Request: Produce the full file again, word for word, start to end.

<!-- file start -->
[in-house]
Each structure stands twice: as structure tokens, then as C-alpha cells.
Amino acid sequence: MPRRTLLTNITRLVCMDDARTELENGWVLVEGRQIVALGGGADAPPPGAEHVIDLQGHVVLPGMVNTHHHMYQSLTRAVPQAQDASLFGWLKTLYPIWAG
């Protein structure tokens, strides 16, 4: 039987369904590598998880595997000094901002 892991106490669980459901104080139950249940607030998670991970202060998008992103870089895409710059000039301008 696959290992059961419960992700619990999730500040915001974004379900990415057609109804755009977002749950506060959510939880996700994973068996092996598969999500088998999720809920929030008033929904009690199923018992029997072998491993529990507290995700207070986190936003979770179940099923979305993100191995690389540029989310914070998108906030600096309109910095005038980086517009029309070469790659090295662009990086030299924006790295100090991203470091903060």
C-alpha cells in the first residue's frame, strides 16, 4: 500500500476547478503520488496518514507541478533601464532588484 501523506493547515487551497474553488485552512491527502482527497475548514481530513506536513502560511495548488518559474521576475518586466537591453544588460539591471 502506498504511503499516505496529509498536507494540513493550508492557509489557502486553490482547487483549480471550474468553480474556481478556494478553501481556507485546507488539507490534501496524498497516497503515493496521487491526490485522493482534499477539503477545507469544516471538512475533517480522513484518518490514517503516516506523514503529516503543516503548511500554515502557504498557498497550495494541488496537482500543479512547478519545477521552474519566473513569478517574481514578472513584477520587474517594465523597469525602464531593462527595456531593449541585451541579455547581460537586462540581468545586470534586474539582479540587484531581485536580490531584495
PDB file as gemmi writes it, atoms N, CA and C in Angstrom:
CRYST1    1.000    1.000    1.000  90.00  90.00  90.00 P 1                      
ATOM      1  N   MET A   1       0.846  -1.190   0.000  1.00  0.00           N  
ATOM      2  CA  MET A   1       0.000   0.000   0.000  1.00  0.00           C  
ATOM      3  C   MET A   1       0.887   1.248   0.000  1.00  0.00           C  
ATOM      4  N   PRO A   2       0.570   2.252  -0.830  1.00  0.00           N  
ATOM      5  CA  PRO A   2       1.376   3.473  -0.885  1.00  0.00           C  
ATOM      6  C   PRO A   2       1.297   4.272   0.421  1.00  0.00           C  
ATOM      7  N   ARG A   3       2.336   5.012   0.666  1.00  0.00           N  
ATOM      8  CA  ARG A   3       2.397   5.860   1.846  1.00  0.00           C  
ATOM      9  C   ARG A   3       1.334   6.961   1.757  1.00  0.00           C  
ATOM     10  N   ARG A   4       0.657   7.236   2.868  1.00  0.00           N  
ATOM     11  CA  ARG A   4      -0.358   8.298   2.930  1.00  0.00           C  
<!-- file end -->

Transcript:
[in-house]
Each structure stands twice: as structure tokens, then as C-alpha cells.
Amino acid sequence: MPRRTLLTNITRLVCMDDARTELENGWVLVEGRQIVALGGGADAPPPGAEHVIDLQGHVVLPGMVNTHHHMYQSLTRAVPQAQDASLFGWLKTLYPIWAG
């Protein structure tokens, strides 16, 4: 039987369904590598998880595997000094901002 892991106490669980459901104080139950249940607030998670991970202060998008992103870089895409710059000039301008 696959290992059961419960992700619990999730500040915001974004379900990415057609109804755009977002749950506060959510939880996700994973068996092996598969999500088998999720809920929030008033929904009690199923018992029997072998491993529990507290995700207070986190936003979770179940099923979305993100191995690389540029989310914070998108906030600096309109910095005038980086517009029309070469790659090295662009990086030299924006790295100090991203470091903060």
C-alpha cells in the first residue's frame, strides 16, 4: 500500500476547478503520488496518514507541478533601464532588484 501523506493547515487551497474553488485552512491527502482527497475548514481530513506536513502560511495548488518559474521576475518586466537591453544588460539591471 502506498504511503499516505496529509498536507494540513493550508492557509489557502486553490482547487483549480471550474468553480474556481478556494478553501481556507485546507488539507490534501496524498497516497503515493496521487491526490485522493482534499477539503477545507469544516471538512475533517480522513484518518490514517503516516506523514503529516503543516503548511500554515502557504498557498497550495494541488496537482500543479512547478519545477521552474519566473513569478517574481514578472513584477520587474517594465523597469525602464531593462527595456531593449541585451541579455547581460537586462540581468545586470534586474539582479540587484531581485536580490531584495
PDB file as gemmi writes it, atoms N, CA and C in Angstrom:
CRYST1    1.000    1.000    1.000  90.00  90.00  90.00 P 1                      
ATOM      1  N   MET A   1       0.846  -1.190   0.000  1.00  0.00           N  
ATOM      2  CA  MET A   1       0.000   0.000   0.000  1.00  0.00           C  
ATOM      3  C   MET A   1       0.887   1.248   0.000  1.00  0.00           C  
ATOM      4  N   PRO A   2       0.570   2.252  -0.830  1.00  0.00           N  
ATOM      5  CA  PRO A   2       1.376   3.473  -0.885  1.00  0.00           C  
ATOM      6  C   PRO A   2       1.297   4.272   0.421  1.00  0.00           C  
ATOM      7  N   ARG A   3       2.336   5.012   0.666  1.00  0.00           N  
ATOM      8  CA  ARG A   3       2.397   5.860   1.846  1.00  0.00           C  
ATOM      9  C   ARG A   3       1.334   6.961   1.757  1.00  0.00           C  
ATOM     10  N   ARG A   4       0.657   7.236   2.868  1.00  0.00           N  
ATOM     11  CA  ARG A   4      -0.358   8.298   2.930  1.00  0.00           C  